People who budget are acting responsibility. People who spend without thinking about the consequences of their actions? Now that's truly irresponsibility.
Ok, that's obvious.
But what about the other ways that irresponsibility harms your attempts at frugality?
I must admit that I may often make myself out to be Mrs Frugal Queen, so financially responsible that I never make any frugal mistakes, but I am far from perfect financially. In fact, my biggest financial blunders come due to my lack of responsibility. Yes, responsibility is something I struggle with and am attempting to improve, but in the meantime, it certainly has cost us money.
Like when I forget to pay bills until we get a warning that if we don't pay within the next 48 hours, our service will be cut off... and of course, we end up paying interest on those bills.
(Which is why even though I know about reward points I could potentially earn with credit cards, I would never trust myself enough to get a credit card and risk missing a payment as I know my scatterbrained self is likely to do.)
There's a reason I do automatic bill payments for as many things as possible!
Other ways that irresponsibility costs money?
- Forgetting wet clothing in the washing machine, or just being too lazy to hang it up, so that it either stinks and needs to be washed again (waste of water, electricity, and detergent), or leaving it so long so that it actually molds or sheds color and is permanently ruined.
- Forgetting to take laundry in from the laundry line and leaving it outside too long so that it fades in the sun and gets ruined, or stays in the rain and needs to get rewashed.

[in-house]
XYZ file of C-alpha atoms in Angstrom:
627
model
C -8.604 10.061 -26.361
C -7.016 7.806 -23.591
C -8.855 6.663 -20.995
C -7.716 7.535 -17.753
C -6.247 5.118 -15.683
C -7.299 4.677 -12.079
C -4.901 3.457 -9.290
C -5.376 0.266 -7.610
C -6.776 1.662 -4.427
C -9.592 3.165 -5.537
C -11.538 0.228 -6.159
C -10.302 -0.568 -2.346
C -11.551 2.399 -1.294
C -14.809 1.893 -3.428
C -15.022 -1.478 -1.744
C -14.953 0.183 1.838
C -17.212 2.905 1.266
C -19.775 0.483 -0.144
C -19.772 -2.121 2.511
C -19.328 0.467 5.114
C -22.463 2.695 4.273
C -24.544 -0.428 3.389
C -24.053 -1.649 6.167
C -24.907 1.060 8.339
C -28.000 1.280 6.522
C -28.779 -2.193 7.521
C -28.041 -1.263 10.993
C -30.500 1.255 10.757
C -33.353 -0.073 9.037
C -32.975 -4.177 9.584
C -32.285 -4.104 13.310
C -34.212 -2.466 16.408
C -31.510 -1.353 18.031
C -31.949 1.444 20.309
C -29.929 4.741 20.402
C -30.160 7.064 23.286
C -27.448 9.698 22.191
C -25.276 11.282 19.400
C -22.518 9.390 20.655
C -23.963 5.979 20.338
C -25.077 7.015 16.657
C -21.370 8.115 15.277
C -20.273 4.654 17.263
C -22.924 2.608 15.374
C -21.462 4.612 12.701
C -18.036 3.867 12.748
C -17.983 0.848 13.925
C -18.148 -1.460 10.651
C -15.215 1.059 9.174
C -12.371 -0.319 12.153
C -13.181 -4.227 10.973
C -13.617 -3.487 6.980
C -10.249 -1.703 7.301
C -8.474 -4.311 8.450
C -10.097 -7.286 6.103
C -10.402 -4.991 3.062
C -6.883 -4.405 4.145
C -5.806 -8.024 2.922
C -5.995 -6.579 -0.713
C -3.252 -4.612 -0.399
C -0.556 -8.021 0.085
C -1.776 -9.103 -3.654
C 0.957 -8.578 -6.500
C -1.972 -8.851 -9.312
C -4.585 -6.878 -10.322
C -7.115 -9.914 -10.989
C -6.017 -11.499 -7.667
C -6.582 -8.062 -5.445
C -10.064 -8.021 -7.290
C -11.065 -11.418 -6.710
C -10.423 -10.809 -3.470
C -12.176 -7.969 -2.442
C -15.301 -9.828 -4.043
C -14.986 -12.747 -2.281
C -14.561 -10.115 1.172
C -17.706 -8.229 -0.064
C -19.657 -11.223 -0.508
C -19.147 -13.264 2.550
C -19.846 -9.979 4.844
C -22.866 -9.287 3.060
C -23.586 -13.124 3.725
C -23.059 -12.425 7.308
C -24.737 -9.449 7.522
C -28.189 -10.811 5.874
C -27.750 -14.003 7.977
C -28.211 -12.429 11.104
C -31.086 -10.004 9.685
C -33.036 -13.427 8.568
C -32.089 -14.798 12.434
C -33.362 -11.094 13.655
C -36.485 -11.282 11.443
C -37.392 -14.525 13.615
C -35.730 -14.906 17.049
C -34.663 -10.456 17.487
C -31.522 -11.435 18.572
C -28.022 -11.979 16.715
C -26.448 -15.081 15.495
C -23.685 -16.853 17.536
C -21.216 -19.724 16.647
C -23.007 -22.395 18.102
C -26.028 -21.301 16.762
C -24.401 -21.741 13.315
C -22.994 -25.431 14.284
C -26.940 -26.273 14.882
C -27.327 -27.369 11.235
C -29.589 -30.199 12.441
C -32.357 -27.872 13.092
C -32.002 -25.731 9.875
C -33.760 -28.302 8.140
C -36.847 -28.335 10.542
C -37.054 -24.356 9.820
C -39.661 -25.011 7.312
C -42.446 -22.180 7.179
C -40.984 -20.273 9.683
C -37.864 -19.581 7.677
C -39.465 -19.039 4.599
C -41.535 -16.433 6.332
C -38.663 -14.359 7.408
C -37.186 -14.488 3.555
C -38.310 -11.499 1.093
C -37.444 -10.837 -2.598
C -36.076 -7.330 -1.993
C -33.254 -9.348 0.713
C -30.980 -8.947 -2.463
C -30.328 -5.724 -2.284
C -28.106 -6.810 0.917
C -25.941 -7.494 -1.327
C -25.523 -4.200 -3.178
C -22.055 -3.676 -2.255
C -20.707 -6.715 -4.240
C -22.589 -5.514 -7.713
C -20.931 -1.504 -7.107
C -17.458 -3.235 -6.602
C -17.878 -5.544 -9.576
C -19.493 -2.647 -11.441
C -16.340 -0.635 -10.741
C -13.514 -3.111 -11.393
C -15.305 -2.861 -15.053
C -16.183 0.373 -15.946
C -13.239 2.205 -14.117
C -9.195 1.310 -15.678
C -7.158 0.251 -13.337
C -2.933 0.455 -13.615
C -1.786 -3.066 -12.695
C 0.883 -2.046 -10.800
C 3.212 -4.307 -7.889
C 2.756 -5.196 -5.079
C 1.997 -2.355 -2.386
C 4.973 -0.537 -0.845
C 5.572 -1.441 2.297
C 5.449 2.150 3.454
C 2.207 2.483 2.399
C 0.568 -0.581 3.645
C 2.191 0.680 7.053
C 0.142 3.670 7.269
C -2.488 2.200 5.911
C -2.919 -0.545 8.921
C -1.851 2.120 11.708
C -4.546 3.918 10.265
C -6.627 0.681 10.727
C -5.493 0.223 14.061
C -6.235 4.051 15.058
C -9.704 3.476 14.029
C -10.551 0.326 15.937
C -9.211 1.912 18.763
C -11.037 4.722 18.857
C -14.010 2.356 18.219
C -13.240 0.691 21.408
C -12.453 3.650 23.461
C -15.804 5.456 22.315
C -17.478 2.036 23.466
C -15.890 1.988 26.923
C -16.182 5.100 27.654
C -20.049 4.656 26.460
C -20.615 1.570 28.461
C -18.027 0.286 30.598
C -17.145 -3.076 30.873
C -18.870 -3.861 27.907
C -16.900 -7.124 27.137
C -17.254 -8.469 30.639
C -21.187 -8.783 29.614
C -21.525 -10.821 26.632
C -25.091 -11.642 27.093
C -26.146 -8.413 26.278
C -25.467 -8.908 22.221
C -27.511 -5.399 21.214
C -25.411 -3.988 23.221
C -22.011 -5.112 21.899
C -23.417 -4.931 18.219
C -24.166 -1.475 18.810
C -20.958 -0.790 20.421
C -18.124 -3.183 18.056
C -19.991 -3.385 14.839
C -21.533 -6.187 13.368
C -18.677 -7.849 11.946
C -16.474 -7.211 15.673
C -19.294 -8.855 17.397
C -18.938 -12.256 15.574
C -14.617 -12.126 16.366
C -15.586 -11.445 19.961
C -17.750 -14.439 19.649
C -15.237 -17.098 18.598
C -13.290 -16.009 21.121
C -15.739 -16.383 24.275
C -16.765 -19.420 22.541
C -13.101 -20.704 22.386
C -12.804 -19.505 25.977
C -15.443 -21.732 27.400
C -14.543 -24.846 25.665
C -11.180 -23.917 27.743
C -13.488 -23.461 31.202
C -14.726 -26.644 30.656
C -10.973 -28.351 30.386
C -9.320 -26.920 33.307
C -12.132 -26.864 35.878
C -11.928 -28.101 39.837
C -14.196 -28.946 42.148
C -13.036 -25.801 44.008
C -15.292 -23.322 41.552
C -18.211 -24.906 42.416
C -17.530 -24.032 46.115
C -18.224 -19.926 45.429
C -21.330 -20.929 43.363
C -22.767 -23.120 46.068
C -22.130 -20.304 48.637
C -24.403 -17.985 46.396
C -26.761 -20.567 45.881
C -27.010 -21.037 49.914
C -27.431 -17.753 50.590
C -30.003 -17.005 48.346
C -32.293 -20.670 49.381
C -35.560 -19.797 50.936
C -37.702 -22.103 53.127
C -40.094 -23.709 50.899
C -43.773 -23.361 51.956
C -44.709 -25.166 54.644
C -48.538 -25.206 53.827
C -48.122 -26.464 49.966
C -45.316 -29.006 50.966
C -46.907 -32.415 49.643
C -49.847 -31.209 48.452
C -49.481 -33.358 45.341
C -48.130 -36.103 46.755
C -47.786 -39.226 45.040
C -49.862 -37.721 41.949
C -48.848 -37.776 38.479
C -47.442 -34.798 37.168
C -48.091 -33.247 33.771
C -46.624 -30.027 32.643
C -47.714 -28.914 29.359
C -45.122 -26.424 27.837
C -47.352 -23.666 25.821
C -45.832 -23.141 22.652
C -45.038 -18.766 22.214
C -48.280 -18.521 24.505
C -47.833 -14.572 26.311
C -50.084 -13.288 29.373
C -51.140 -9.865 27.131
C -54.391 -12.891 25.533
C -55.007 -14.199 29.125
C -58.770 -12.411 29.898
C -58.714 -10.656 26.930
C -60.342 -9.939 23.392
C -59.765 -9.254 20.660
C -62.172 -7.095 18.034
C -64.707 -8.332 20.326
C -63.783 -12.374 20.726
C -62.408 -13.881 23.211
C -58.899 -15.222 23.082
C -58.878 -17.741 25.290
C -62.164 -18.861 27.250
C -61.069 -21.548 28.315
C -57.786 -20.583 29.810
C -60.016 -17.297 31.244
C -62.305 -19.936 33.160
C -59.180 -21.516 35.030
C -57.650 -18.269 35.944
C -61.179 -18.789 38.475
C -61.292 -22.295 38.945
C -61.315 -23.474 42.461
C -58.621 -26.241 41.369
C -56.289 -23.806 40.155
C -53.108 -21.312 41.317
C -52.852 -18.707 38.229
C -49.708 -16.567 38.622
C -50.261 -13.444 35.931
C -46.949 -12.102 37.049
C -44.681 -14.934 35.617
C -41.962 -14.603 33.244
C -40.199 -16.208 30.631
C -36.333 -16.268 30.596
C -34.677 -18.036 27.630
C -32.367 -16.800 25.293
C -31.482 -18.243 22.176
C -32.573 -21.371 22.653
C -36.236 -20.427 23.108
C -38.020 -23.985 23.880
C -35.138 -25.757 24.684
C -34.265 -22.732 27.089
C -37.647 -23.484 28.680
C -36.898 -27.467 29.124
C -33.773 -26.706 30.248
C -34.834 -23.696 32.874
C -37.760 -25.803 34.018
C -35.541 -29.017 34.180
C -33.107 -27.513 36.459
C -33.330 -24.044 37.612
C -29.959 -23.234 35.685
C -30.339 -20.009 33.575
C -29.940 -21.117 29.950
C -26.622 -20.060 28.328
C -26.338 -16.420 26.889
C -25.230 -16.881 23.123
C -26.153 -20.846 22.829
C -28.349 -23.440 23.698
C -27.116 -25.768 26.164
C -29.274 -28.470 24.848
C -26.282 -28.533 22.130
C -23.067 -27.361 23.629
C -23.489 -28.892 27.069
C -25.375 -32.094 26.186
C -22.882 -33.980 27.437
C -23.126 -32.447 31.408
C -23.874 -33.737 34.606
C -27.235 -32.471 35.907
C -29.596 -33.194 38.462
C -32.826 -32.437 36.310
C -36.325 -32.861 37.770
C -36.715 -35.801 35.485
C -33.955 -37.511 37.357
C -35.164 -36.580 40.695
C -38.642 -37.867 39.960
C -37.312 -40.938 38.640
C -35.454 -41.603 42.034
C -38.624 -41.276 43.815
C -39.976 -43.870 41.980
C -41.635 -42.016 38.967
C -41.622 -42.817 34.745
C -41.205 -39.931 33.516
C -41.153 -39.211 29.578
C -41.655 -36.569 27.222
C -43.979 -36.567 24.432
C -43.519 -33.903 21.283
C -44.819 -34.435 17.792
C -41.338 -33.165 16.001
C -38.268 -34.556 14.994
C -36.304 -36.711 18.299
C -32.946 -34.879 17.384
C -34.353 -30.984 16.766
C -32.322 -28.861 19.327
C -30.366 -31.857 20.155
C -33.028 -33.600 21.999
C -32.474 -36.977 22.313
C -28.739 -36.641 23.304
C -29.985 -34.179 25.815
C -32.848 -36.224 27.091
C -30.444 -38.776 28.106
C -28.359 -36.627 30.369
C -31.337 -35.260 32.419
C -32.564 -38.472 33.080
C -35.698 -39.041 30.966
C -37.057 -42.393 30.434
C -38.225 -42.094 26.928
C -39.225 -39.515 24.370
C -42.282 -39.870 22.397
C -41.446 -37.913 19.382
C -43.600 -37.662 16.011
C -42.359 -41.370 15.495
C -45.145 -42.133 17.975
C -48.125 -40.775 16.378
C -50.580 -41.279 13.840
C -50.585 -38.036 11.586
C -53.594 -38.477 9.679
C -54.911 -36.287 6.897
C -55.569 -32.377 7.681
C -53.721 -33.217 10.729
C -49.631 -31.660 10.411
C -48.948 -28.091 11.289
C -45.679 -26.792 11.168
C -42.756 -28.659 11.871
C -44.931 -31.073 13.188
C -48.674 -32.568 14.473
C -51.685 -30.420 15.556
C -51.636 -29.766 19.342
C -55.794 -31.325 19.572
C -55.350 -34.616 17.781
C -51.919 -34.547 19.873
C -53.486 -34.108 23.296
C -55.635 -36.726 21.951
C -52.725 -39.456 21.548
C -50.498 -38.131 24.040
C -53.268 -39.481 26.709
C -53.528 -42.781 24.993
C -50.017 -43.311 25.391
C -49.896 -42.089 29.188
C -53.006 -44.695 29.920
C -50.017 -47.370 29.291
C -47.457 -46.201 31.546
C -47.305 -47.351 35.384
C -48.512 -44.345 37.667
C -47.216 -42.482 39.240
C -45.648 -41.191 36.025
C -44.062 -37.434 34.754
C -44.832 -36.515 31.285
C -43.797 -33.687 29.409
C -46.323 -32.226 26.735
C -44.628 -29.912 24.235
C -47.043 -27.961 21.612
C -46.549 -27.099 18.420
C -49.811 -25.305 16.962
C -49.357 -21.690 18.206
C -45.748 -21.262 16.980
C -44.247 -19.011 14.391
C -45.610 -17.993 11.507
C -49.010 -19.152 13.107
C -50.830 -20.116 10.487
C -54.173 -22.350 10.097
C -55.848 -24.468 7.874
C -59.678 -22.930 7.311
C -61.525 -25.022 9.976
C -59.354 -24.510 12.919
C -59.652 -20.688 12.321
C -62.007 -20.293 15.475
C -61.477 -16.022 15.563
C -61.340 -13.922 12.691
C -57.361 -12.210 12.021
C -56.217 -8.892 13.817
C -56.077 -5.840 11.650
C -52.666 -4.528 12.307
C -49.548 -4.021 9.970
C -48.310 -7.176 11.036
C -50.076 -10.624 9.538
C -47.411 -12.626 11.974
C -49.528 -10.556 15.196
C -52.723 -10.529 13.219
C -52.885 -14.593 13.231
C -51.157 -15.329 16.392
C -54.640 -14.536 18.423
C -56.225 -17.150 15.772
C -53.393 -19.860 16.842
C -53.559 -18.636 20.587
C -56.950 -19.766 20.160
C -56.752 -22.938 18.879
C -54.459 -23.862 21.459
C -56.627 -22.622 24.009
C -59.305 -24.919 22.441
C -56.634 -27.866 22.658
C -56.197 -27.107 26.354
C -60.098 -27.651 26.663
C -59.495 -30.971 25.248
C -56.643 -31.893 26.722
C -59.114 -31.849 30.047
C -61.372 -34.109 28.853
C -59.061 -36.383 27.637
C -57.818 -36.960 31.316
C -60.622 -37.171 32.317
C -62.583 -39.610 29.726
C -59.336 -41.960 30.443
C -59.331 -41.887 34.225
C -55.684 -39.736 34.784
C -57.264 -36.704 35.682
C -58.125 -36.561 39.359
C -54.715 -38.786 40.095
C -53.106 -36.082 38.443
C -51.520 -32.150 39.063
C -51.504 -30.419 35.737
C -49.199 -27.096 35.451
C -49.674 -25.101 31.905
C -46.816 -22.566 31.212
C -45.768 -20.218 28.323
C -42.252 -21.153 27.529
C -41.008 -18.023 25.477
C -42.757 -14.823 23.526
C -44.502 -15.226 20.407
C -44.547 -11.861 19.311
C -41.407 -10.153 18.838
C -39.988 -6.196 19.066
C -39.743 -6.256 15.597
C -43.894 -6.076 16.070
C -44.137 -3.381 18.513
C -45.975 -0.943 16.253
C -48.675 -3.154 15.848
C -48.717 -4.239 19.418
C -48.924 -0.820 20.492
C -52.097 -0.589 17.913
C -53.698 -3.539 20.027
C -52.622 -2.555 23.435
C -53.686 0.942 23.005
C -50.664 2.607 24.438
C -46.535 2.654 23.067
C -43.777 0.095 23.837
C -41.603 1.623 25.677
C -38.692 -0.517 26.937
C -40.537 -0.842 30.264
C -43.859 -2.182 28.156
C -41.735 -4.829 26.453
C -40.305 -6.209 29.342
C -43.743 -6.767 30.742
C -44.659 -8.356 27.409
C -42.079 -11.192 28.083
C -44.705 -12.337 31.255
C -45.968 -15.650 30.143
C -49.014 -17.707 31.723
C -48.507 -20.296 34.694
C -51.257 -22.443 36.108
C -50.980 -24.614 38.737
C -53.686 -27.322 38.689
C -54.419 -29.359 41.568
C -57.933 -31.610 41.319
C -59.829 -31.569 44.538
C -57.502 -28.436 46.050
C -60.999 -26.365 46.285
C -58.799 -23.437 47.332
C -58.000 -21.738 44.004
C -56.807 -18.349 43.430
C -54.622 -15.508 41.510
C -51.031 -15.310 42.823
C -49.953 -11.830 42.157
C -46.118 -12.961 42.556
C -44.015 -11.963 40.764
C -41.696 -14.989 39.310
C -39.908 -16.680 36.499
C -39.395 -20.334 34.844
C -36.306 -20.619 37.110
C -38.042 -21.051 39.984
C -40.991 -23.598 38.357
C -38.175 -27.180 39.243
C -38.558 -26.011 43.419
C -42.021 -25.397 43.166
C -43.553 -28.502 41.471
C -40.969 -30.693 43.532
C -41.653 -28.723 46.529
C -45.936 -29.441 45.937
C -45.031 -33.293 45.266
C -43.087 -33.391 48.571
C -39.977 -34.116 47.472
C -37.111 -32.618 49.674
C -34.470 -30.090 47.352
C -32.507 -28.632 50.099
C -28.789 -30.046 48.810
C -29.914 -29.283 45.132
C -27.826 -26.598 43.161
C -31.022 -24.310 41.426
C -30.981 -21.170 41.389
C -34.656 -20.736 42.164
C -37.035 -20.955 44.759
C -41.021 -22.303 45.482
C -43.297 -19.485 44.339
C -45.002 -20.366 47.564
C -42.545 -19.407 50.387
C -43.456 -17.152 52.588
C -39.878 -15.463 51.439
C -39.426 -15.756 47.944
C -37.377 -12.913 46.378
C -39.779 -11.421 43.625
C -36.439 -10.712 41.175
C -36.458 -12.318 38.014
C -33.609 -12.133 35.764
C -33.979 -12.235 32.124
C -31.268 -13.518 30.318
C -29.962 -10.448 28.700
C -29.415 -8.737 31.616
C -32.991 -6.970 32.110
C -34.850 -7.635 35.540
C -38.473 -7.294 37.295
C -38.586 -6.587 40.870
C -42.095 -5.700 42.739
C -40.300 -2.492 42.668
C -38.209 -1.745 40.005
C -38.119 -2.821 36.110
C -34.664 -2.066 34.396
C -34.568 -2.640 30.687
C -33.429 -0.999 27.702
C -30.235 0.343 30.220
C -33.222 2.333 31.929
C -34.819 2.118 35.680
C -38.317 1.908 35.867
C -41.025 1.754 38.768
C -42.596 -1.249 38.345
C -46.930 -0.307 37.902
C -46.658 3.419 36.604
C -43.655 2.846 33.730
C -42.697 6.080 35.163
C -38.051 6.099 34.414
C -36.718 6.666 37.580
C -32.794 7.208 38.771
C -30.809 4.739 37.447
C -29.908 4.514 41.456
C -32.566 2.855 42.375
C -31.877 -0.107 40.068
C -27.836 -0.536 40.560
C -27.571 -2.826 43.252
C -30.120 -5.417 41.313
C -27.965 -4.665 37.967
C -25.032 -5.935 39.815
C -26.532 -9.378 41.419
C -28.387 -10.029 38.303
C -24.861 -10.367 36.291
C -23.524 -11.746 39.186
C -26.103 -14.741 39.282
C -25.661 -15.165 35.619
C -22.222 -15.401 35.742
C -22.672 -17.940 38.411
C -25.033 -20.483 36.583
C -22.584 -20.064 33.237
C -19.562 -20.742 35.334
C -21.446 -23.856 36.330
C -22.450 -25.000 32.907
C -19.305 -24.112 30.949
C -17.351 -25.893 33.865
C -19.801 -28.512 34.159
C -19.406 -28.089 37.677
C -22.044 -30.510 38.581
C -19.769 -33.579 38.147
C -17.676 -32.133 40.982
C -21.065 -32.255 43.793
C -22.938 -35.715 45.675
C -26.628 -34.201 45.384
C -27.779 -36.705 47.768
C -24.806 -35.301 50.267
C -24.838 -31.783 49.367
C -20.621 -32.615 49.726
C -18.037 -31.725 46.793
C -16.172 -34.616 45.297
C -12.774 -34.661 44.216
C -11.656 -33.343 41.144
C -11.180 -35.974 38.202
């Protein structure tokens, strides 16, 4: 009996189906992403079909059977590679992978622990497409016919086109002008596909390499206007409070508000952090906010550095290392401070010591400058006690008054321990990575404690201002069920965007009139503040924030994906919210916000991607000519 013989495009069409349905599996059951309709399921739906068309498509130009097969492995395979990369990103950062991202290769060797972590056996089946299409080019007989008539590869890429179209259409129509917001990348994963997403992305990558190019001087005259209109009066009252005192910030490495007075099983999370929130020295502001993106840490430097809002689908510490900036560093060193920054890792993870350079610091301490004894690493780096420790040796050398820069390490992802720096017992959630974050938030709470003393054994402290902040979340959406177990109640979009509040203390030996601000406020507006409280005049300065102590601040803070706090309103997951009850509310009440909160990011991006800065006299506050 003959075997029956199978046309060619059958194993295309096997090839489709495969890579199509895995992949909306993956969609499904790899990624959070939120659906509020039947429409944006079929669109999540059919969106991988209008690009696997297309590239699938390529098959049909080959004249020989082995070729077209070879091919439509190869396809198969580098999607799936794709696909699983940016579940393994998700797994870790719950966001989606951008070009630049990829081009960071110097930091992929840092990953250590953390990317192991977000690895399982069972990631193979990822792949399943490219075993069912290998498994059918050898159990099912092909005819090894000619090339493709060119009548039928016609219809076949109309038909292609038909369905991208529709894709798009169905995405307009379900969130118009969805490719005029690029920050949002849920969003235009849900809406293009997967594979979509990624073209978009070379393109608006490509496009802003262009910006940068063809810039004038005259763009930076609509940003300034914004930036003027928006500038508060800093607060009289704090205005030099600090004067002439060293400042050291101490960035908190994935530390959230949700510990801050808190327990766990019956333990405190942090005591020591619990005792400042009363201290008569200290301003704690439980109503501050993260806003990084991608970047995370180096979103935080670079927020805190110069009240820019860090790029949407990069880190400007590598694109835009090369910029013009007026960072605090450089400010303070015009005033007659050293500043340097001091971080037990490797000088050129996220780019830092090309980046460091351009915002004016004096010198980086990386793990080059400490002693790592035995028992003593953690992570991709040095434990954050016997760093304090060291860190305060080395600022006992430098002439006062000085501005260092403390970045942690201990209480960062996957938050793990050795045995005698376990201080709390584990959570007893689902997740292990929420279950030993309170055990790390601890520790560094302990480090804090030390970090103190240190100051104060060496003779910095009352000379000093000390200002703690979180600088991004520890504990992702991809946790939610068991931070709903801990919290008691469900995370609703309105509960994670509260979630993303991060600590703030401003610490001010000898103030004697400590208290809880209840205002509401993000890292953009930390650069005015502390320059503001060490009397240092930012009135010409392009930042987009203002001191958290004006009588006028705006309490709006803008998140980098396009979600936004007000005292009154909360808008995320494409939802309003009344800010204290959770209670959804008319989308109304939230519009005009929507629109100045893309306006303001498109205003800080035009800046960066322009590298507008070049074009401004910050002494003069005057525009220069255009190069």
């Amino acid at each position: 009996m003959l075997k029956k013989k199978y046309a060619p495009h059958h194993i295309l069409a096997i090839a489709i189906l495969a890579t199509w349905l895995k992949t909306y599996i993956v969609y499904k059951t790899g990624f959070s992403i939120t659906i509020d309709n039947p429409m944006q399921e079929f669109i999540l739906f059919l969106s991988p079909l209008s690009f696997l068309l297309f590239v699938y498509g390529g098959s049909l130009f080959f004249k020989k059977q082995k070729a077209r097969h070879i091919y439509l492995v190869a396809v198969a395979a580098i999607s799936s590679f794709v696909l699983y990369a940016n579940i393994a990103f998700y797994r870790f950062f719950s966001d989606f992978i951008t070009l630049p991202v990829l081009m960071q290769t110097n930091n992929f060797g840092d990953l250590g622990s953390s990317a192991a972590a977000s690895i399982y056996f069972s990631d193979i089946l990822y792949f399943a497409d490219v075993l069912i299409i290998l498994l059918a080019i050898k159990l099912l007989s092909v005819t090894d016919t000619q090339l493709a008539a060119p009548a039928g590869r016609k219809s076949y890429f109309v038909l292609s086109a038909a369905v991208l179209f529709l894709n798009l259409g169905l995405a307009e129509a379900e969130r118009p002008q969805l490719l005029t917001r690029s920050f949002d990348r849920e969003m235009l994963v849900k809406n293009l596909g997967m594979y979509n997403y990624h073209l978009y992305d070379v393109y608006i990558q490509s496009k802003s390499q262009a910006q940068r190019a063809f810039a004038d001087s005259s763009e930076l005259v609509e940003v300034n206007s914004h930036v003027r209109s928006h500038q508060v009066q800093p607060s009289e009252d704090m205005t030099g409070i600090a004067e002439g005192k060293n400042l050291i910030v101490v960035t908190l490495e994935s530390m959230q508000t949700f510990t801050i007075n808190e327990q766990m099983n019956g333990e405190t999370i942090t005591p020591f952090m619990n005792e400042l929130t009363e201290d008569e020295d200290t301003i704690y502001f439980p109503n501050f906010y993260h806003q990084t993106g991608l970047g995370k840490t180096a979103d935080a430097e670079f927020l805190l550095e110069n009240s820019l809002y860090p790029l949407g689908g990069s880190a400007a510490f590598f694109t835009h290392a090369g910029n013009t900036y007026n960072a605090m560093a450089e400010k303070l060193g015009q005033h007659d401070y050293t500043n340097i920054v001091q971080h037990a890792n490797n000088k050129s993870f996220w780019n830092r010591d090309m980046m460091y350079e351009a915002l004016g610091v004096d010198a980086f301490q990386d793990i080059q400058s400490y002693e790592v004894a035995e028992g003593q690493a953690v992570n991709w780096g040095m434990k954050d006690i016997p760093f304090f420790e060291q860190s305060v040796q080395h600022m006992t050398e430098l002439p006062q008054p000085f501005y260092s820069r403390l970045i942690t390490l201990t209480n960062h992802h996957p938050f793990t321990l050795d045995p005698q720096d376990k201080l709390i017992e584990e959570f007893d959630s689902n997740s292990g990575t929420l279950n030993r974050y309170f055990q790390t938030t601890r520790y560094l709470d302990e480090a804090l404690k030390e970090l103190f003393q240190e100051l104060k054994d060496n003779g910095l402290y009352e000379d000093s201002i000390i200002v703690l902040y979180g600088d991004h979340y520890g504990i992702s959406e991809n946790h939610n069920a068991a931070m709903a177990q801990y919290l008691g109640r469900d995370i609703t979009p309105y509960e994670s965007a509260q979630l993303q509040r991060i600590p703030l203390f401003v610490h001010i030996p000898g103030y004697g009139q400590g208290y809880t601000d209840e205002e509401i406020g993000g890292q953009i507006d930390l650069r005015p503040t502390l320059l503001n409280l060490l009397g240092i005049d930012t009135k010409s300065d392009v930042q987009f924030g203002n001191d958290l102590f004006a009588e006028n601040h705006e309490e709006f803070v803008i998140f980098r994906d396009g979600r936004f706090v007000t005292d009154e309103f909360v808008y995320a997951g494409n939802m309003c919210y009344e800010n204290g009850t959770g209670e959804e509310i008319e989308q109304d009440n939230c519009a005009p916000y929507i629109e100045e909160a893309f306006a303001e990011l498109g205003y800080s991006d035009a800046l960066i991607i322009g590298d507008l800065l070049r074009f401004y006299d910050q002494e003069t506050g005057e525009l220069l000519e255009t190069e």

- Forgetting to treat a stain on clothing immediately so the stain actually sets and the clothing is ruined.
- Forgetting to put away some food in the refrigerator, and having it get spoiled.
- Forgetting that you have certain foods in the back of your refrigerator until they start molding and stinking.
- Buying food with the intention of preserving it, and then never getting around to doing so, so that the large quantities of food you intended on using to feed your family for a while all ends up in the trash once it rots or molds or spoils...
- Misplacing an important item and then needing to spend a lot of money to replace it.
- Behaving irresponsibly with a piece of technology like a cell phone, like dropping it and stepping on it, or putting it in the washing machine, or sticking a knife into your running food processor, and needing to replace the expensive equipment after your actions caused it to break.
- Purchasing a groupon type coupon for discounted groceries at your local grocery store... and then forgetting to use it before it expires...
Wow... this list can just go on and on.
Hey- who you looking at? Who said I was talking about myself? I was just giving examples...
Ok, fine. I'll admit it. I've done all the above. Numerous times each. Its embarrassing.
Totally necessary to be as frugal as possible.
Unfortunately, responsibility is one area in which I still need to work.
Ok, now lets hear other people's confessions. What irresponsible things did you do that cost you money? Please tell me I'm not the only one who makes these mistakes. Repeatedly. Please? (You can lie to make me feel better, I allow that.)
In general, are you responsible or irresponsible?
I'm not 100% irresponsible per se, more scatterbrained and a procrastinator... which are just 2 subsets of irresponsibility, but I certainly am responsible in other areas.